Journal of Church and State
Anyone who has taught a course in U.S. religious history knows the daunting challenge of adequately dealing with the riotous diversity of religion in America. This challenge moves from daunting to nearly overwhelming when one gets to the years after World War II. But now comes along Patrick Allitt, professor of history at Emory University, who, in Religion in America Since 1945, has managed to create out of this apparent chaos a lucid, compelling narrative of recent U.S. religious history.
Of course, and as Allitt observes in his introduction, in order to “prevent the book from taking the form of a mere list or set of encyclopedia entries” he is forced to give only passing attention to “vast areas of American religious history” (p. xiii). Readers will be thankful that the author chose to be selective, as the result is a coherent, graceful account.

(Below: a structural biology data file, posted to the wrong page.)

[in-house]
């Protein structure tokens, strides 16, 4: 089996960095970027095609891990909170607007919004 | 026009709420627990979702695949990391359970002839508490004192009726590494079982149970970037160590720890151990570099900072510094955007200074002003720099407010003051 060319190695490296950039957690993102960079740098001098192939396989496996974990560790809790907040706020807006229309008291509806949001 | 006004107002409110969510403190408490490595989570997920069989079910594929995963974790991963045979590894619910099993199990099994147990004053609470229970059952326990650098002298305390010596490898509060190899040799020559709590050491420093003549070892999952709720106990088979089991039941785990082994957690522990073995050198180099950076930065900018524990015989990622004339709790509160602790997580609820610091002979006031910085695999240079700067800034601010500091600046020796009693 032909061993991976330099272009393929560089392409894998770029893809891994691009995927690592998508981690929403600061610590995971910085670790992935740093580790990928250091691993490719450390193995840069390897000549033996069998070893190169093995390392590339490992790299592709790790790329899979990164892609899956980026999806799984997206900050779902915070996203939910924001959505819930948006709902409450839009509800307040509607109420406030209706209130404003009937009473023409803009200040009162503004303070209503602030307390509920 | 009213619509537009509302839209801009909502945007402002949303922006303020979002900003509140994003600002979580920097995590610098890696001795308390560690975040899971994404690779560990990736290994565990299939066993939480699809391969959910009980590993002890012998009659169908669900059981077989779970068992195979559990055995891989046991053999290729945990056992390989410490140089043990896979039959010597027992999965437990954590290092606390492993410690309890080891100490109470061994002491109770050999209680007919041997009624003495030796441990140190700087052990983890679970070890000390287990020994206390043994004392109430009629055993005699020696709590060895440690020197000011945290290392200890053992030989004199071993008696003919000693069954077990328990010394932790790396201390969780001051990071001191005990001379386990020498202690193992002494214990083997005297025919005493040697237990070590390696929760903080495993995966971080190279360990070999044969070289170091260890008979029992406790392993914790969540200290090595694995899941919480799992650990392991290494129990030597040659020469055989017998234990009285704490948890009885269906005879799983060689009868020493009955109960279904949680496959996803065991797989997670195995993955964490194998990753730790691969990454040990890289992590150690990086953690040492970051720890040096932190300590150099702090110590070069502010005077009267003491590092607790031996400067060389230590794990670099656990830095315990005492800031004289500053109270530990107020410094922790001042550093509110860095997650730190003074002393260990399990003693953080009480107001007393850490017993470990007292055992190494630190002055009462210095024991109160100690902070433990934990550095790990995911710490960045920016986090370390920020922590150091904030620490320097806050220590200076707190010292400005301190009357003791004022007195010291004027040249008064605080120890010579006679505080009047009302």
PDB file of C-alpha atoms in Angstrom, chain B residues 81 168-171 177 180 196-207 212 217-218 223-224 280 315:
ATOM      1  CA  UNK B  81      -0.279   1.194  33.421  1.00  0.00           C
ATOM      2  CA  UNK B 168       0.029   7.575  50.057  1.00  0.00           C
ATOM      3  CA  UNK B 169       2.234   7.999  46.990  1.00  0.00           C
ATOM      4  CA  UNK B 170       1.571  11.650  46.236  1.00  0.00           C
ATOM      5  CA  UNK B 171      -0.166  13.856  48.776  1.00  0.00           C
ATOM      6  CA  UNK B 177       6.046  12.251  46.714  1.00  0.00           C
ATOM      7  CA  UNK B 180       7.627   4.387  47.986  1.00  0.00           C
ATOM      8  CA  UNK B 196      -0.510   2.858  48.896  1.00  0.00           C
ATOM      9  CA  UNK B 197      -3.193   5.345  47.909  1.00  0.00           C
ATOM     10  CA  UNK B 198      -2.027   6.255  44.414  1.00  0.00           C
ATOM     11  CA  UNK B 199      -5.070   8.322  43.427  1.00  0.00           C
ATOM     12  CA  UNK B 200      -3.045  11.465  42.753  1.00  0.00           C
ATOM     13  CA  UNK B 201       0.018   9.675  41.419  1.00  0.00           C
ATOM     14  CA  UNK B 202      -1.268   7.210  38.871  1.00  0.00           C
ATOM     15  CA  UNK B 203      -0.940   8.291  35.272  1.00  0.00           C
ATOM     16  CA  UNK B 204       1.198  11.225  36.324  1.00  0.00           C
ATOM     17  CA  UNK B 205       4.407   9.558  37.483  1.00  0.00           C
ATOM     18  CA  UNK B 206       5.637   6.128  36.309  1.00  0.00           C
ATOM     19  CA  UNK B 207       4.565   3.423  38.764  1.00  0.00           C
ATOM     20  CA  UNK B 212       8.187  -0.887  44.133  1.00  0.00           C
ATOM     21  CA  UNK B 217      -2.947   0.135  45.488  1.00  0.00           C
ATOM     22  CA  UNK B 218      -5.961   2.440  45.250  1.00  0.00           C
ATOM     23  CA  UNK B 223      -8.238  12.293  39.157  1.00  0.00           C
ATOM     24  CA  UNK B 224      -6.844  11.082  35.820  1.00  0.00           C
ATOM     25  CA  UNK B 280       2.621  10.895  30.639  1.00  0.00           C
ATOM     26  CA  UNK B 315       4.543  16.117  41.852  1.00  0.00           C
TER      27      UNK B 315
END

It thus may be the worst sort of academic quibbling to suggest that the book could have benefited from more attention to mainline Protestantism (how the writing of American religious history has changed!), peace churches, and Native religion. But it is not quibbling to lament that there is almost nothing here on Pentecostalism and the charismatic movement (the latter does not even appear in the index), given that, as Grant Wacker and others have made clear, this may be the most important religious movement of the twentieth century.
Copyright © 2004, Oxford University Press
Oxford University Press
Trollinger, William Vance, "Review: 'Religion in America Since 1945: A History'" (2004). History Faculty Publications. 37.